Waynesville Mail

From Music Festivals to Migrant Workers: a Revealing Look at the Contrasting Narratives of Coachella Valley

Invisible Valley


Genre: Documentary
Year Released: 2021
Runtime: 1h 27m
Director(s): Aaron Maurer
Where To Watch: Now Available To Rent or Buy on All Major Digital Platforms

RAVING REVIEW: Aaron Maurer's INVISIBLE VALLEY takes viewers through California's Coachella Valley. The annual music and arts festiv… errr… No, there’s another layer to Coachella that most don’t know exists. This eye-opening documentary blends the contrasting narratives of undocumented workers, affluent tourists, and music festival attendees, revealing the environmental and social crises threatening the region's future.

The film provides a glimpse into the picturesque Coachella Valley, where everyday challenges are shown in parallel to the victories of living in this seemingly perfect paradise. It stresses the role of migrant laborers in sustaining the area's economy and the need for increased national support. There is far more to this valley than meets the eye.

INVISIBLE VALLEY contrasts the flamboyant world we see on TV with the less fortunate agricultural regions of the desert. The story's heart lies with a farmworker family's struggle to save enough money to avoid separation as they follow the harvest northward. This country was built on the backs of the less fortunate, which is no different. It’s essential to realize the reality of what allows modern society to operate the way it does.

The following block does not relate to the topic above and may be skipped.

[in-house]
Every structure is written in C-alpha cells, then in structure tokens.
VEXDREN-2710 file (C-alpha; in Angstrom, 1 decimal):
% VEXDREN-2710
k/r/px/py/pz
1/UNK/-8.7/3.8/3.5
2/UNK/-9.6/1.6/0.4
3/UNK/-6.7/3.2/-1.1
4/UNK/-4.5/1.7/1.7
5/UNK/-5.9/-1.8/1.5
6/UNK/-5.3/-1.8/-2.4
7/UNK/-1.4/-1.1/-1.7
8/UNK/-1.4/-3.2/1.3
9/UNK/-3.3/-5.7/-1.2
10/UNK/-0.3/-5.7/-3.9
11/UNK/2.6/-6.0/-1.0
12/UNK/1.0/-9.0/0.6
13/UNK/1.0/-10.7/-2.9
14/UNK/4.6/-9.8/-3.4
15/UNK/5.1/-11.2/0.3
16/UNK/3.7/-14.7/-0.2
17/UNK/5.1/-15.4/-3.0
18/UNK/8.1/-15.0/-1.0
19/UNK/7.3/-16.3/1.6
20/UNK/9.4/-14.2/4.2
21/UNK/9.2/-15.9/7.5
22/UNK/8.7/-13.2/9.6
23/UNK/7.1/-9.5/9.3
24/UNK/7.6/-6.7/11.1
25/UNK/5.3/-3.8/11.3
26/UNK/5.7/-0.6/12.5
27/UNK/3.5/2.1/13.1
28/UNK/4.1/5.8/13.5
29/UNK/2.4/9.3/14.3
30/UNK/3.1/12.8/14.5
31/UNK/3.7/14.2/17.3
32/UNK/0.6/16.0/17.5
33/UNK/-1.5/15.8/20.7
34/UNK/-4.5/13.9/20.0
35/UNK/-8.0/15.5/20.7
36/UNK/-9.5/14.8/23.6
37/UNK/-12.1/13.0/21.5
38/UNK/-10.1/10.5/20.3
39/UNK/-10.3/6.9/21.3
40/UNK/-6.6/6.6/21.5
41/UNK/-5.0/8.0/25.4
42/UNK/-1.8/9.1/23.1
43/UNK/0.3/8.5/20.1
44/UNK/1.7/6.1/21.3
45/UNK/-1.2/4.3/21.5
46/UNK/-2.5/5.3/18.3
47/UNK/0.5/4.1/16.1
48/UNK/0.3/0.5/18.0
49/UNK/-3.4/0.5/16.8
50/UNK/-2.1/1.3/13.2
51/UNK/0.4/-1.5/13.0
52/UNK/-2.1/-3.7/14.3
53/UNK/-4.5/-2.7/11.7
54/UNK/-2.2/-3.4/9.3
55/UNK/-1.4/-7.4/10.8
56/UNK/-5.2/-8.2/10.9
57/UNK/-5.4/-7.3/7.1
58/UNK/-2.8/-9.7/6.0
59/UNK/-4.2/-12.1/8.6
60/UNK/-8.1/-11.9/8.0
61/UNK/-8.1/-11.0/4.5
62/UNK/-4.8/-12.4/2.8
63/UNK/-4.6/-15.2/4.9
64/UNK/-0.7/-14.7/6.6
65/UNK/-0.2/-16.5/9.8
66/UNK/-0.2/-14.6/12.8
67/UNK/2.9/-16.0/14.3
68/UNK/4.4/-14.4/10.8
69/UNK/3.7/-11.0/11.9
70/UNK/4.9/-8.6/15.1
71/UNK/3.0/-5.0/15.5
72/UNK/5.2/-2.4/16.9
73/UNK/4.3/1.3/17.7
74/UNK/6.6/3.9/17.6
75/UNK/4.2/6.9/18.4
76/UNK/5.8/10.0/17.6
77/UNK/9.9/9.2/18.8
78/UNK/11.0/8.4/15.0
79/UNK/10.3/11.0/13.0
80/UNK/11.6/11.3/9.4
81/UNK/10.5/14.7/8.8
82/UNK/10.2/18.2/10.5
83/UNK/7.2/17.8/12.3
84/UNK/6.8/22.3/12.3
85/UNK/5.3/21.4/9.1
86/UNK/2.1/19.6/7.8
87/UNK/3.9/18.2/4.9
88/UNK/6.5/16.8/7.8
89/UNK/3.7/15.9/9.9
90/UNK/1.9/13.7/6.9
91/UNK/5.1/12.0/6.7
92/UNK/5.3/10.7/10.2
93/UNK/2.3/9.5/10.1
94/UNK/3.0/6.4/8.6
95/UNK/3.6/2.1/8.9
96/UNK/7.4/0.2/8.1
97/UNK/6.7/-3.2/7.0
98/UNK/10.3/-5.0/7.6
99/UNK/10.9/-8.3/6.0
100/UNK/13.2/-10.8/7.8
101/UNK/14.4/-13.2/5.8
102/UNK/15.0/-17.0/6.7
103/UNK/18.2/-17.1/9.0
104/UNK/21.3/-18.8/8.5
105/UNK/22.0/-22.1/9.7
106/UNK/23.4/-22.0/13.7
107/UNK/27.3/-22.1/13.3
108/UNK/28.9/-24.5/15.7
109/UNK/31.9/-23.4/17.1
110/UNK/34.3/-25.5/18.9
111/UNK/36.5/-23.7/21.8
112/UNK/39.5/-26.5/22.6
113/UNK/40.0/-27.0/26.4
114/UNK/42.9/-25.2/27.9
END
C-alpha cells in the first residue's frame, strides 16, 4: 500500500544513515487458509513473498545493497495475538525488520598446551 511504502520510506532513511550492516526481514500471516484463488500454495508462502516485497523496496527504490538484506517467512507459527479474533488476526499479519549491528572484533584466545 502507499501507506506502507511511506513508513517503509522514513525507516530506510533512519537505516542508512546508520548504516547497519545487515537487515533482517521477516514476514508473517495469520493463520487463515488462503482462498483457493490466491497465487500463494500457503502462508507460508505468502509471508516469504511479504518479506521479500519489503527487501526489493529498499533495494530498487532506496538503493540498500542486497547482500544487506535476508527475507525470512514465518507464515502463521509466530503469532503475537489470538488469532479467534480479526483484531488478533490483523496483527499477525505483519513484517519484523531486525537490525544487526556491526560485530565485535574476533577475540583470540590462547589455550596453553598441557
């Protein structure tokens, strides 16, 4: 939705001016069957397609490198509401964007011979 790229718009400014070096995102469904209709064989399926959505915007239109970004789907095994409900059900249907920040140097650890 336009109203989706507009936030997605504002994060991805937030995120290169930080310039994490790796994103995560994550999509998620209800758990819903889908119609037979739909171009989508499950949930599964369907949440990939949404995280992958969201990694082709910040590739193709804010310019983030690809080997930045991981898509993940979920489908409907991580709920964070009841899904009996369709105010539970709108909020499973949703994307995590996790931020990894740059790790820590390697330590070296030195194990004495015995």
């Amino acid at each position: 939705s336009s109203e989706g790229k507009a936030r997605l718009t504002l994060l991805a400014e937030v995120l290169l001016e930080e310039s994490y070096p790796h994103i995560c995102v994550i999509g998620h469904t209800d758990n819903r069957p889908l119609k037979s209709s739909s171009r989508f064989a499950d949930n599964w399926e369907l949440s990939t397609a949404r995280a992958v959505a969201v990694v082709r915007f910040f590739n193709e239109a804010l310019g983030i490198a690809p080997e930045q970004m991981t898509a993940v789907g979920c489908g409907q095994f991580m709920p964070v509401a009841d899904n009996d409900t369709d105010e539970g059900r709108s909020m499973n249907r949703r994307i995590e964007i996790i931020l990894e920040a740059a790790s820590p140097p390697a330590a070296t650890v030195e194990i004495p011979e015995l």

Maurer captures the migratory patterns in the Valley. He sheds light on the annual arrival of "snowbirds" and music festival enthusiasts, in addition to the migrant farmworkers who form the backbone of the area's economic success. The documentary presents a candid view of the migrant worker community (you know, those individuals that some people are so rage-filled against for existing,) revealing the remote farming community that relies heavily on their labor. INVISIBLE VALLEY documents these workers' journey through the valley, chasing seasonal harvests along California's coast.

Driven by Maurer and producer Zachary McMillan's desire to expose the Coachella Valley's dualities, INVISIBLE VALLEY takes a human approach to look into the human connections between the area's disparate groups, breaking down political and social barriers in the process.

The documentary also features community members like the compassionate nuns who founded The Galilee Center in Mecca as a refuge for migrant laborers. Despite their selfless intentions, the center faces many challenges, including restrictive building codes, funding shortfalls, and the looming threat of ICE raids. Maurer underscores that the themes of INVISIBLE VALLEY reverberate with countless locations across the U.S. and the world. The documentary seeks to give voice to those who need it most. The film encourages viewers to reexamine their beliefs and engage in meaningful dialogue before it's too late. While covering such powerful content, the film also looks at the impending environmental crisis in the Coachella Valley, focusing on the Salton Sea's dwindling water resources and pollution. 

In conclusion, INVISIBLE VALLEY offers an in-depth analysis of the growing migrant population in the Coachella Valley and the southern U.S. border and their struggles as their labor is used to keep up the locale. Maurer's film humanizes the real people caught in this complex situation.

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[photo courtesy of KINO LORBER]